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Ill-treatment by state authorities

The AIRE Centre has always been concerned by the incidence of prohibited ill treatment by the State or its agents or the failure of the state to act appropriately to protect vulnerable individuals from ill treatment.  The cases in which we are currently involved and have been involved show the wide range of circumstances in which such violations can occur.

Berlinski v Poland (27715/95), (30209/96):  The AIRE Centre was assisted by James Eadie QC in this case.  The two Applicants alleged that their Article 3 rights were breached, because they had been ill-treated by policemen during their arrest and transportation and because investigations against the policemen were discontinued due to a lack of evidence. The Court did not find a breach of Article 3, because the use of force was necessary and because the investigation was thorough and effective. Article 6(1) and 6(3)(c) were breached, because the Applicants had no defence counsel for more than a year and because the authorities ignored the Applicants’ request for an official lawyer.

The Chagos Islanders v the United Kingdom: (35622/04): In 2004 The AIRE Centre drafted the statement of  alleged violations of the original application to the European Court in collaboration with the Chagos Islanders’ solicitor Richard Gifford and have continued to work as part of an extended legal team, based at Clifford Chance, drafting observations on the Government Observations. This high-profile case, involving several violations of international law, encounters the expulsion in degrading circumstances of the residents of the British Indian Ocean Territory from their homeland to facilitate the construction and operation of the US military base on Diego Garcia.  Despite the expulsion having been ruled ultra vires by the UK courts, the Chagossians have still not been compensated or permitted to return. The case was communicated in 2009.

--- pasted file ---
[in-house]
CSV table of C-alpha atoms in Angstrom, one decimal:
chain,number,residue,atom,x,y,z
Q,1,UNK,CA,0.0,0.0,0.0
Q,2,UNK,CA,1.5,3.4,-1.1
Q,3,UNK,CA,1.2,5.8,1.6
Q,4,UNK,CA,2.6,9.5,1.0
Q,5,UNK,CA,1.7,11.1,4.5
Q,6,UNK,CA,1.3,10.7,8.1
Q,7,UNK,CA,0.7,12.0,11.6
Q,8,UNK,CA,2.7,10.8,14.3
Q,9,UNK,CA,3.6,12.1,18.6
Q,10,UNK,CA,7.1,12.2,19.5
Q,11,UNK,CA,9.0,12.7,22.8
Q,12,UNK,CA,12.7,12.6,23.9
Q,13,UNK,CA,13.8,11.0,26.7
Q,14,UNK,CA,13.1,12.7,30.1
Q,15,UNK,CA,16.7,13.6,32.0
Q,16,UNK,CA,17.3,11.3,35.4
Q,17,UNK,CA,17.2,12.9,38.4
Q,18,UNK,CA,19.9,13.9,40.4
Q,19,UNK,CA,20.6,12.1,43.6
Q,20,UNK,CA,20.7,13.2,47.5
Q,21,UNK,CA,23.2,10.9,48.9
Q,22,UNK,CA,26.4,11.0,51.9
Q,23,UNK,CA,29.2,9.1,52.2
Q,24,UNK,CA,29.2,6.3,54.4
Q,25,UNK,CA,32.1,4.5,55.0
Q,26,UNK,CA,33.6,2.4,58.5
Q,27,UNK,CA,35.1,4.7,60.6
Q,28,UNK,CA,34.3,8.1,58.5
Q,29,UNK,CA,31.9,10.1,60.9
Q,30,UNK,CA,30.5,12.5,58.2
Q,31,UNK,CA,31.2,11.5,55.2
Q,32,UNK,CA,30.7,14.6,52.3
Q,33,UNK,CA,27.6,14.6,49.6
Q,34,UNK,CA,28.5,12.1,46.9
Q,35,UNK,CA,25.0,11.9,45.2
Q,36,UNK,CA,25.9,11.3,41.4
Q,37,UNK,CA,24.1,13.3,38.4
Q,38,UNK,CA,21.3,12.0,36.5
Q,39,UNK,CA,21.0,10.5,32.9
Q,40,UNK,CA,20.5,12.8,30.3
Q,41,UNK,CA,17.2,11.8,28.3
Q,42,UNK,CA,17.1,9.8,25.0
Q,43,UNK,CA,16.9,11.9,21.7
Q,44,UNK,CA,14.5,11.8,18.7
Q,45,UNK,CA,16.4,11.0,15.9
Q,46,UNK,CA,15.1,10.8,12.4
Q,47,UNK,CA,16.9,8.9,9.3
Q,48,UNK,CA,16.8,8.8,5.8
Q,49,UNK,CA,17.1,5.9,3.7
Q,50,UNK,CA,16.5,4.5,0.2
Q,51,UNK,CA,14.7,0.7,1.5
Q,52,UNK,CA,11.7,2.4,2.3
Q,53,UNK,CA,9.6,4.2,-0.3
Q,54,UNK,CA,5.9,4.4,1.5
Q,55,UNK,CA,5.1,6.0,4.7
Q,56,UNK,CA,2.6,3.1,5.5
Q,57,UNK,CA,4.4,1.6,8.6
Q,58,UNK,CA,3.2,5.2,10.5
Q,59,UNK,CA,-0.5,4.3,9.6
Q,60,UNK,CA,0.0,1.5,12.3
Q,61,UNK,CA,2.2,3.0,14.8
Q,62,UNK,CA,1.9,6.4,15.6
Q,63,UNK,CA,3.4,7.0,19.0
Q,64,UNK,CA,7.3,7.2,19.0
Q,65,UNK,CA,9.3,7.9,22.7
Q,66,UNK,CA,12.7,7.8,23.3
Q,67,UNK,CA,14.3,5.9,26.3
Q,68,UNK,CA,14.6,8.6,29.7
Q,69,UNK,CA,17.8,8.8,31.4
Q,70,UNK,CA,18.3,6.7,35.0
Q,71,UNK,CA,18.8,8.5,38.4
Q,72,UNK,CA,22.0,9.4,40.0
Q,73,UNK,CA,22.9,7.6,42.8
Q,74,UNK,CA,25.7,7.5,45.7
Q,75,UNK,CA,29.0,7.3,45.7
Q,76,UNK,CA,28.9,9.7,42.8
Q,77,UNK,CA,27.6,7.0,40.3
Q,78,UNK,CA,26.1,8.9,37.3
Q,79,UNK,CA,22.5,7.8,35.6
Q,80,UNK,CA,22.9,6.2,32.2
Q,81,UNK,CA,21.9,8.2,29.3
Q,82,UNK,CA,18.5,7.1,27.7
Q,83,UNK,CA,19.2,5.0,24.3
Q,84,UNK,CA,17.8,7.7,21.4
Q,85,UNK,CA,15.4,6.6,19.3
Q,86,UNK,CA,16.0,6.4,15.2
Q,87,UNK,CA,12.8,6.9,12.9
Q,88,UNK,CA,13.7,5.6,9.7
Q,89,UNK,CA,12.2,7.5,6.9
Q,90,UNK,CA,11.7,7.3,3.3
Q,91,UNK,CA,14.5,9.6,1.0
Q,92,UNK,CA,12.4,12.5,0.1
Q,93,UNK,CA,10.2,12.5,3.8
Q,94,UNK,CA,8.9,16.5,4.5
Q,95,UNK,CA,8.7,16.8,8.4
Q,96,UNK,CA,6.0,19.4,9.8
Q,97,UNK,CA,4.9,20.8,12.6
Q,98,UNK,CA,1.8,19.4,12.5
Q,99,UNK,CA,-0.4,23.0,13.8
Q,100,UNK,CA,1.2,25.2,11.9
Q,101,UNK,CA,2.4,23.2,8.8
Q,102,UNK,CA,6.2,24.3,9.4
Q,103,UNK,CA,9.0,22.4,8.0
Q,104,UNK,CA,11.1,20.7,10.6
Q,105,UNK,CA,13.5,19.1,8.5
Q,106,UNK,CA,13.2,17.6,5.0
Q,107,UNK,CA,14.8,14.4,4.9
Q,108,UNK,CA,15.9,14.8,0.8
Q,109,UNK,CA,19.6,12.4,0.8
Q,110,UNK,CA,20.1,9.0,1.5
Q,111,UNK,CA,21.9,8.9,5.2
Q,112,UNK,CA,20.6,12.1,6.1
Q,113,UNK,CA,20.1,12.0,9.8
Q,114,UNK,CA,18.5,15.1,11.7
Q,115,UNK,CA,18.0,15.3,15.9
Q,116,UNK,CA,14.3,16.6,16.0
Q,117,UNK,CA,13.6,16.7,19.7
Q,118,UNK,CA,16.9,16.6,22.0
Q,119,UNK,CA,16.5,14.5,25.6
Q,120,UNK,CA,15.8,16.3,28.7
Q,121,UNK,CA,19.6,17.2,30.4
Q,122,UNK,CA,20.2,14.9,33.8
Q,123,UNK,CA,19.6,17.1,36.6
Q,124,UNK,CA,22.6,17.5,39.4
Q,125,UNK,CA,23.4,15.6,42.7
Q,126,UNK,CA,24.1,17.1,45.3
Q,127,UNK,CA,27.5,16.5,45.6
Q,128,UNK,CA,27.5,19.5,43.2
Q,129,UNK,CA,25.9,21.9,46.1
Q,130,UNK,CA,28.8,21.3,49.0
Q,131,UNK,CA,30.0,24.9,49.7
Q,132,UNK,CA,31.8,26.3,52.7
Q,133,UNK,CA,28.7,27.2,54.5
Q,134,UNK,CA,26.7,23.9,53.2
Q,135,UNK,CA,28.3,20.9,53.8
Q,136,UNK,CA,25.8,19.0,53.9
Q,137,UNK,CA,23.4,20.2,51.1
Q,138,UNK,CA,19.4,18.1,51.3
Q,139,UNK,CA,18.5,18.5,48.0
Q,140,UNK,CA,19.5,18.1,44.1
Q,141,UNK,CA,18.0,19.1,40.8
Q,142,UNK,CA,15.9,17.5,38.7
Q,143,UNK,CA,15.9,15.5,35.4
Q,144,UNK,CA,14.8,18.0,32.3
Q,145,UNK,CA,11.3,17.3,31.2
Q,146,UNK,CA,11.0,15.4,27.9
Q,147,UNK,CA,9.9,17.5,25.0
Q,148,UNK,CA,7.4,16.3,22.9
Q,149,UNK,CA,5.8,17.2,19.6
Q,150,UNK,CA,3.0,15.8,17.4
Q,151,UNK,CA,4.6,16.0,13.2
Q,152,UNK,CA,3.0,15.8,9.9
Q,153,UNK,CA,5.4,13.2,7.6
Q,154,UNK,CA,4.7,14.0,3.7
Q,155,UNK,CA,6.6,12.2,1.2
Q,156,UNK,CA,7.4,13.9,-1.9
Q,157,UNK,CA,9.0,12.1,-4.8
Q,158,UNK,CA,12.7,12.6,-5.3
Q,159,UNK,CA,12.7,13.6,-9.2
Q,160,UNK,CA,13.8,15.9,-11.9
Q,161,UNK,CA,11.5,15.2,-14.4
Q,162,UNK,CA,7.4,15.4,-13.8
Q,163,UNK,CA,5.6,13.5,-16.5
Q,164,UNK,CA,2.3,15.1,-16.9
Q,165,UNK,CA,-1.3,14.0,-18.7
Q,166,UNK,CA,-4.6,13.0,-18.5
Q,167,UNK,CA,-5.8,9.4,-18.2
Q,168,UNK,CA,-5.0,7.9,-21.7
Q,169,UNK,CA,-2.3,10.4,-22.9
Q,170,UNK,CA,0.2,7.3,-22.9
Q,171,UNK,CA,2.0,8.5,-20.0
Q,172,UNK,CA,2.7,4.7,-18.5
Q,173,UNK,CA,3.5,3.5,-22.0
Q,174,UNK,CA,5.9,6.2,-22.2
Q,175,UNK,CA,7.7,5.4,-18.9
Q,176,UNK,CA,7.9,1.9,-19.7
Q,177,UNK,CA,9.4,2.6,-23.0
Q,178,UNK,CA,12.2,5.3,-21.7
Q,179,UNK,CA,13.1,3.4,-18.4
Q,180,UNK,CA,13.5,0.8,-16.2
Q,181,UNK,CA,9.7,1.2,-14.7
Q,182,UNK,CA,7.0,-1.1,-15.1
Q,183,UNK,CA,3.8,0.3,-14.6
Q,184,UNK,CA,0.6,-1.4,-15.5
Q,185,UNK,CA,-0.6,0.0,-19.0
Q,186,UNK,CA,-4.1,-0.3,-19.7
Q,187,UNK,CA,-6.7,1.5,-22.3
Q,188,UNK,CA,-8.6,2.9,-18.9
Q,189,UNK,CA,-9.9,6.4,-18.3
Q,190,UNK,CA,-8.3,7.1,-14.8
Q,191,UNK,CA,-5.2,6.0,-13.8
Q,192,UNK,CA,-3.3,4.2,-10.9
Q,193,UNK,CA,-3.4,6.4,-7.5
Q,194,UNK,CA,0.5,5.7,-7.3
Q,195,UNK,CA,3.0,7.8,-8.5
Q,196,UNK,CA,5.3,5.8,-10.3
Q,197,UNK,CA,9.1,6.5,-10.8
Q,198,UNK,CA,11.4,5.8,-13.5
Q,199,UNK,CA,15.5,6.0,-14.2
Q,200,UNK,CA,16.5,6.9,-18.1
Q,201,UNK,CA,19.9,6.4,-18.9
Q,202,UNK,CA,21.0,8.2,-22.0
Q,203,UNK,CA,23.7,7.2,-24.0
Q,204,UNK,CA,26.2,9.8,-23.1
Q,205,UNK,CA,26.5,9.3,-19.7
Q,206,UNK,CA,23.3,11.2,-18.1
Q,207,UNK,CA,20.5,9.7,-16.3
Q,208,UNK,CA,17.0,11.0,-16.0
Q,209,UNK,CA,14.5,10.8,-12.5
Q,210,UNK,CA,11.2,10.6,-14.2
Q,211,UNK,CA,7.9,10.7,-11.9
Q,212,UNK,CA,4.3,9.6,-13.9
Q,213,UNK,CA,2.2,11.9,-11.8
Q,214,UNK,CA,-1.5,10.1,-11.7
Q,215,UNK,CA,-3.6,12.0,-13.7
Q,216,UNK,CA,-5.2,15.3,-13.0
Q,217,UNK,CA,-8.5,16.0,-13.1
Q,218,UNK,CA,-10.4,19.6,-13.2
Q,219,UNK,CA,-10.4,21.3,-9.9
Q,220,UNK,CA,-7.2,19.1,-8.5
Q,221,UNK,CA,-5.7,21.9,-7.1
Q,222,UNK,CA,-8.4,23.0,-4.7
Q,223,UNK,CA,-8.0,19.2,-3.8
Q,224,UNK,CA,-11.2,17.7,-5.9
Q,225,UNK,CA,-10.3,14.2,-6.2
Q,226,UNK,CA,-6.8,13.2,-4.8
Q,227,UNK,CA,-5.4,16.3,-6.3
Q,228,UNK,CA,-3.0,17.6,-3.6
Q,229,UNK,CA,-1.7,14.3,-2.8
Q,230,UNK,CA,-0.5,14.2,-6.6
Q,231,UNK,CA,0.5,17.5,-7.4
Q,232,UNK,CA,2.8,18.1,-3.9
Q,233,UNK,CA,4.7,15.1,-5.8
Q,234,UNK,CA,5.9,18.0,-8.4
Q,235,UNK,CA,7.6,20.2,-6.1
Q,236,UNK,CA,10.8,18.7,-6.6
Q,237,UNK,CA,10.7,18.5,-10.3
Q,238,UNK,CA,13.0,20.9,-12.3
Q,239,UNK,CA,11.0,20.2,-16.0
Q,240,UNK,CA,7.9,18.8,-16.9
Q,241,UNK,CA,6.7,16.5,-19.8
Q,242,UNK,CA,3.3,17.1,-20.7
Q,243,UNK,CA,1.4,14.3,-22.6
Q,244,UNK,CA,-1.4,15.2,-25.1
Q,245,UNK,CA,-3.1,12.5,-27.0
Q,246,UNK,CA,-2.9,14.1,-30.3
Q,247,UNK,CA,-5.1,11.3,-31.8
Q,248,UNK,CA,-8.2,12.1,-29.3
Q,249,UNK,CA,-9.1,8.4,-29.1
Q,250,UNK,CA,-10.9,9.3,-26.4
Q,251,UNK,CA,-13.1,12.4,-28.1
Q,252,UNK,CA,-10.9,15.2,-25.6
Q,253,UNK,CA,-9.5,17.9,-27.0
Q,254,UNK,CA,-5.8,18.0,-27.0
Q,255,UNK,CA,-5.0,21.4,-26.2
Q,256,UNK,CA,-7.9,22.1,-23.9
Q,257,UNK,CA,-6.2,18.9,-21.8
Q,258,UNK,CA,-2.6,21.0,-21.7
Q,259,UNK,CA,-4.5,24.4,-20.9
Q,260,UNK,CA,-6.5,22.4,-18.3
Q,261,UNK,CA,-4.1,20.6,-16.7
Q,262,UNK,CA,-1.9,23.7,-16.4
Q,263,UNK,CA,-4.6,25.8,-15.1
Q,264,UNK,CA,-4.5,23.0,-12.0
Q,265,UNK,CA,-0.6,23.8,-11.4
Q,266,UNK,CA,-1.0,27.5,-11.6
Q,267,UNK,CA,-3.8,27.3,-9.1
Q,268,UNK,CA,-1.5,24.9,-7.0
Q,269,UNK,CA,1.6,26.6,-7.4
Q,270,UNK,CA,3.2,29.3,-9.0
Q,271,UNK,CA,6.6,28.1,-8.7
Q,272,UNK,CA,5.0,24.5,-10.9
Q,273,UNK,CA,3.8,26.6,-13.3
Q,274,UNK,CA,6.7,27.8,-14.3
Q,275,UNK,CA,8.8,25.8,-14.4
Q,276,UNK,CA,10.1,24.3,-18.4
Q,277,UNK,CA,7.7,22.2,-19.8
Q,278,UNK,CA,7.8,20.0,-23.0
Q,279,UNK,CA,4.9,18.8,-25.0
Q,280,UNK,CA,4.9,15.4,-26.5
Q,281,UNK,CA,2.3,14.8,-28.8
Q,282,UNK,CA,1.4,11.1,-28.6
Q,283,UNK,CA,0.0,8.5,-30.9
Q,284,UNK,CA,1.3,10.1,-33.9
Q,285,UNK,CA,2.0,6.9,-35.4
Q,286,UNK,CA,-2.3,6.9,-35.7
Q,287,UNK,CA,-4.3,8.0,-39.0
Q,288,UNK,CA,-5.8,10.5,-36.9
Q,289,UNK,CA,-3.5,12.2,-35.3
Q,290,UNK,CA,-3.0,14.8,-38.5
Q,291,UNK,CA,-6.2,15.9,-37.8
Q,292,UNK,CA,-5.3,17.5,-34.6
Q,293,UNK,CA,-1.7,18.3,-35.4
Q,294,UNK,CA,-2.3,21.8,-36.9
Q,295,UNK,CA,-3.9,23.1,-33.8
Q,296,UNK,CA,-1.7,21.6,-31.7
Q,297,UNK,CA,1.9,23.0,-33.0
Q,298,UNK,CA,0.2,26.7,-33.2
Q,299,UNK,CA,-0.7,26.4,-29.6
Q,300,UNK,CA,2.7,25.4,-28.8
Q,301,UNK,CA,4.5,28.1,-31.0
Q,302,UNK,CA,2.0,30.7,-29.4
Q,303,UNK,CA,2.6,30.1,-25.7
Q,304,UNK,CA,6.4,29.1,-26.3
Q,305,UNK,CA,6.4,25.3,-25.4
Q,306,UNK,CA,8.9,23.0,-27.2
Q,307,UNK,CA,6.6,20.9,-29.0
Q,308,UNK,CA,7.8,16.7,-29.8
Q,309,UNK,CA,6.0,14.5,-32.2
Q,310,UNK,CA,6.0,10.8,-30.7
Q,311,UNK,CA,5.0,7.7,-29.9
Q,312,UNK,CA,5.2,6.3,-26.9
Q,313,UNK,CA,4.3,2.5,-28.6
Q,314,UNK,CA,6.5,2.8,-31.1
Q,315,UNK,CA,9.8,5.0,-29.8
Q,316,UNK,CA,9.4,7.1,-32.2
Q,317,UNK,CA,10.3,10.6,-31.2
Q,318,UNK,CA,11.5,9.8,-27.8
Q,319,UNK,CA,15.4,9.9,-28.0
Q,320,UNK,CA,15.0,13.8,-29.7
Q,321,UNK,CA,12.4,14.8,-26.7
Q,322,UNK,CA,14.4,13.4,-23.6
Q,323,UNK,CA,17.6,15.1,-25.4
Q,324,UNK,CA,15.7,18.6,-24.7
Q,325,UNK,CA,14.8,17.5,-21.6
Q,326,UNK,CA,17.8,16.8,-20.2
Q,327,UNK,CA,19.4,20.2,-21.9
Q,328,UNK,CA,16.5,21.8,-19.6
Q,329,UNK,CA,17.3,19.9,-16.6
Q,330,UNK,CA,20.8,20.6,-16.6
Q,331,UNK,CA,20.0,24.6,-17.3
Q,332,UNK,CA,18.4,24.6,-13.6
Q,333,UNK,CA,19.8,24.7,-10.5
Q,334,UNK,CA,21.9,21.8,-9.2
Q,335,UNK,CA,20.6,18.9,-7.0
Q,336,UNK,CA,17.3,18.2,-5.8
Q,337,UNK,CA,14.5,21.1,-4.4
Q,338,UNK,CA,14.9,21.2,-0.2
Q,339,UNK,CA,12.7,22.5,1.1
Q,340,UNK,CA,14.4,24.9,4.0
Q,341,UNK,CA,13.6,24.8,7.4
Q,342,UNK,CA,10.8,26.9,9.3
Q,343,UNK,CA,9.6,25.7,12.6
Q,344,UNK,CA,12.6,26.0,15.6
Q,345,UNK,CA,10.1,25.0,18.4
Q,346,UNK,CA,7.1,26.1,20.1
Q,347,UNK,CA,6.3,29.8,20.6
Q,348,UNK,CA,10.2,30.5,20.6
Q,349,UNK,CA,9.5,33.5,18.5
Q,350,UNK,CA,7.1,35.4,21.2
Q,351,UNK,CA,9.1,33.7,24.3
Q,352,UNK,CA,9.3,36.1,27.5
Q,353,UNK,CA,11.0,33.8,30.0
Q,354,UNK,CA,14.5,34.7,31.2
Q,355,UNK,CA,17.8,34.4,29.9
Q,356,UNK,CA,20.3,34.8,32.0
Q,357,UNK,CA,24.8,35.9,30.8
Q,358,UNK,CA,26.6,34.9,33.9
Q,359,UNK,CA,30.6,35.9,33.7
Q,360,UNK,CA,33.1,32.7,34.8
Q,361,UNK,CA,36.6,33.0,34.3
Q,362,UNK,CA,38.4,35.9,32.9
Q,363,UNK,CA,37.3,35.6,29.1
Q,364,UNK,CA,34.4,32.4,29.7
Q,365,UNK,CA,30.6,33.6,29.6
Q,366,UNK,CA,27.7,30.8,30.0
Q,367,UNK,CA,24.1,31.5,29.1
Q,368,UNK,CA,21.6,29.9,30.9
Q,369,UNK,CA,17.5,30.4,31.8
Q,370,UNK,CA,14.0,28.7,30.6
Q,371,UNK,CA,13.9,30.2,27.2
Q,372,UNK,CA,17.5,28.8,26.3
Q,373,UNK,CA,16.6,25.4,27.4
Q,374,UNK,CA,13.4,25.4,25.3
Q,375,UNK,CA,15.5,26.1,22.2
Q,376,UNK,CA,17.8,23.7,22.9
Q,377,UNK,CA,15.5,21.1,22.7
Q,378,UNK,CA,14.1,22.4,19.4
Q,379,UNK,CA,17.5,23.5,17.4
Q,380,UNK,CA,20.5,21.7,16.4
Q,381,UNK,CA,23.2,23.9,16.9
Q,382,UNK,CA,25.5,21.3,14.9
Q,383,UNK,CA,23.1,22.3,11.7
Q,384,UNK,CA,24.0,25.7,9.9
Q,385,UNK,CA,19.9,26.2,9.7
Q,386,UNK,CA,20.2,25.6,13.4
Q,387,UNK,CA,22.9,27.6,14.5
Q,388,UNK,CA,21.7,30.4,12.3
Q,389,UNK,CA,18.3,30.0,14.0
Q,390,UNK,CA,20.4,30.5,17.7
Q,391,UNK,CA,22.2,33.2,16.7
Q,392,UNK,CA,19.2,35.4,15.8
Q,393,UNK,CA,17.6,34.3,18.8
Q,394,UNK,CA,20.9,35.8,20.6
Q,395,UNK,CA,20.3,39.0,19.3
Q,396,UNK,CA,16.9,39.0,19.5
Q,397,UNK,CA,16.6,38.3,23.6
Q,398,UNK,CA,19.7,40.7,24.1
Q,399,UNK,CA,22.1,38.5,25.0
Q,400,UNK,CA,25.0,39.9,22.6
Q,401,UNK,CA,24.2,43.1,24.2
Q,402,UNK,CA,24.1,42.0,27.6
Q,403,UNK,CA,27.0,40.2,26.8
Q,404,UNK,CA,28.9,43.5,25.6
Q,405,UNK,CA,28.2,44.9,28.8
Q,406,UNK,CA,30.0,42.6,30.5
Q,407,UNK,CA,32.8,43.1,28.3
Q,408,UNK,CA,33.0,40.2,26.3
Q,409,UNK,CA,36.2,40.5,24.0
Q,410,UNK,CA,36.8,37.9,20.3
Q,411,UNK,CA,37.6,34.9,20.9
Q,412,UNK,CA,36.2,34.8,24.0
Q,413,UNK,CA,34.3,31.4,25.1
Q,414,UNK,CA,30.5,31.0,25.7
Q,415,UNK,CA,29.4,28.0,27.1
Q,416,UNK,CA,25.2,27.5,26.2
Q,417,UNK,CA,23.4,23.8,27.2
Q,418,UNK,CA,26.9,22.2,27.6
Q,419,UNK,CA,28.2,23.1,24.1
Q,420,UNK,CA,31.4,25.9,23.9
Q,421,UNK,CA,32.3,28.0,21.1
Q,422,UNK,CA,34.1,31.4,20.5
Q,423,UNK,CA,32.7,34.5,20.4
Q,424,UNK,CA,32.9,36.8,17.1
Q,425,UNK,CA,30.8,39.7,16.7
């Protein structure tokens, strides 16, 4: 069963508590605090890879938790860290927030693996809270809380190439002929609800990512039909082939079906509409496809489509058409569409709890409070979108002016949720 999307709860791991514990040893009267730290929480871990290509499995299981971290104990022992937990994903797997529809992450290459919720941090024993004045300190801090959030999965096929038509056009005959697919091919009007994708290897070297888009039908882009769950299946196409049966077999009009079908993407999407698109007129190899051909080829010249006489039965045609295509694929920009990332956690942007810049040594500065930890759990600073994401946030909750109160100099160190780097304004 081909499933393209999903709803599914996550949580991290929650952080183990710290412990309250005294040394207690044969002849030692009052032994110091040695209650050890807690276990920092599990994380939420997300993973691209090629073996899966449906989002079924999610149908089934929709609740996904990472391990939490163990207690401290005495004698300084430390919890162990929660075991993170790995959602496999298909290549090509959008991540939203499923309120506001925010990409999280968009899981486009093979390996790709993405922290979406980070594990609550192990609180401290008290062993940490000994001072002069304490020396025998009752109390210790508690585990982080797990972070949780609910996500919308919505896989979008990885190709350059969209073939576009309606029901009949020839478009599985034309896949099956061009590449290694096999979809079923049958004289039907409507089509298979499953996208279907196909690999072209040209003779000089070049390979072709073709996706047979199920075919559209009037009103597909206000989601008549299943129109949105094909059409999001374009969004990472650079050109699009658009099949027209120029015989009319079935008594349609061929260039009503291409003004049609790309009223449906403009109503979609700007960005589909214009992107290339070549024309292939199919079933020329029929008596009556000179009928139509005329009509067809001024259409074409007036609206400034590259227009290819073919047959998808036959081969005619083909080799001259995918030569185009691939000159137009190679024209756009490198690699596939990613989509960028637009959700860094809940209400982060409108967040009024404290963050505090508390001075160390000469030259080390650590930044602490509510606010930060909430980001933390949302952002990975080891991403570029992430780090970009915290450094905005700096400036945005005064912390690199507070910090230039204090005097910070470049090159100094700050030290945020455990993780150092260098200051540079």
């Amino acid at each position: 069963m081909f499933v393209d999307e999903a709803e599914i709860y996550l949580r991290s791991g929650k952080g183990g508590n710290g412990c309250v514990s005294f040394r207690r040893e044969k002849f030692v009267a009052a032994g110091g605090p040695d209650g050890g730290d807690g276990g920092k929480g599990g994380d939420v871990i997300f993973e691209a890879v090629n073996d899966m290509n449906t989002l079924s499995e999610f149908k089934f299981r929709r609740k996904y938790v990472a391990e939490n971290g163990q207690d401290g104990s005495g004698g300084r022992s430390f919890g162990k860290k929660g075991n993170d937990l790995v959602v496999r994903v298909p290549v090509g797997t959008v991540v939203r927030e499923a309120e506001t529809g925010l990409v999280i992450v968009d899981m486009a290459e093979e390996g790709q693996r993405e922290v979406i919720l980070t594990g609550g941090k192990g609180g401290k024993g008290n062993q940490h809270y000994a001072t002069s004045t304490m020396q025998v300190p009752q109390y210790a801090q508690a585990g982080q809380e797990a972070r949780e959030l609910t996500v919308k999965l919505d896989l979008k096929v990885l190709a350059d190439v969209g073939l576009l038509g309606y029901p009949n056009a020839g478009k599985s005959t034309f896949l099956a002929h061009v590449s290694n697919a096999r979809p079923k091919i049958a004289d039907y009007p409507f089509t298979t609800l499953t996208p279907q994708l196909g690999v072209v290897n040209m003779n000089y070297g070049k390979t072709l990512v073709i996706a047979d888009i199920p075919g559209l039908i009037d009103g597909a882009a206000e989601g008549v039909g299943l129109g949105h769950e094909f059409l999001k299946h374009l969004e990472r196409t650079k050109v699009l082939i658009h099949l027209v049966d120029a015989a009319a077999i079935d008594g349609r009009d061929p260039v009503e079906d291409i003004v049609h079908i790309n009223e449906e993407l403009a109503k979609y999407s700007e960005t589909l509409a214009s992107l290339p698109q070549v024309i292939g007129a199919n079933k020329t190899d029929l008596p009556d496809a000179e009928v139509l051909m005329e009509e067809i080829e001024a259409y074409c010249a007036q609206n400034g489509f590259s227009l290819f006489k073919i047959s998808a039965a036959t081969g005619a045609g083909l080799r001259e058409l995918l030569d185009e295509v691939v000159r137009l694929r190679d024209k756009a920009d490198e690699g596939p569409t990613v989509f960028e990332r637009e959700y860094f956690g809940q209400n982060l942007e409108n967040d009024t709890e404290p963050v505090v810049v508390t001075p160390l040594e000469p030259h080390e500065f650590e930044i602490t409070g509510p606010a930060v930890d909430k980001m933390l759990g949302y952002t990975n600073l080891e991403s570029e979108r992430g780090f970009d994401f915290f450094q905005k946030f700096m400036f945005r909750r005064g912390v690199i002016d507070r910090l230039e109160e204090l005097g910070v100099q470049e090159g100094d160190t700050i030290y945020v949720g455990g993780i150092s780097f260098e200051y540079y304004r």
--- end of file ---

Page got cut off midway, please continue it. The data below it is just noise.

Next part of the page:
Kadzoev v Bulgaria (56437/07): The AIRE Centre, together with Valeria Ilareva of the Legal Clinic for Refugees and Immigrants in Bulgaria, represent the Applicant, who was held in solitary confinement whilst his claim for asylum was processed.  He risks prohibited ill-treatment if returned to Russia.  The AIRE Centre is acting for the Applicant in Strasbourg.  During 2009, the legality of his ongoing detention was referred  by the Bulgarian courts to the European Court of Justice of the EU.  It was the first case which ruled on the EU Returns Directive. It also  appears to be the first asylum case to be considered both by the European Court of Human Rights and the Court of Justice of the European Union.  This case was communicated to the Bulgarian Government but is still pending.

X,  Y  & Z v UK (32666/10): The AIRE Centre is assisting Leigh Day solicitors and Lizanne Gumbel QCof 1 Crown Office Row and her colleagues in an application concerning the failure of the authorities to take the necessary steps to protect two vulnerable adults with learning disabilities. The Applicants suffered serious physical and mental abuse, abuse including sexual abuse, at the hands of a group of youths who lived on their housing estate. The authorites were made repeatedly  aware of the threat the youths were posing to these vulnerable adults. The English courts held that no action in negligence could lie against the authorities. The case is pending.

 (See also Accountability of State Authorities)

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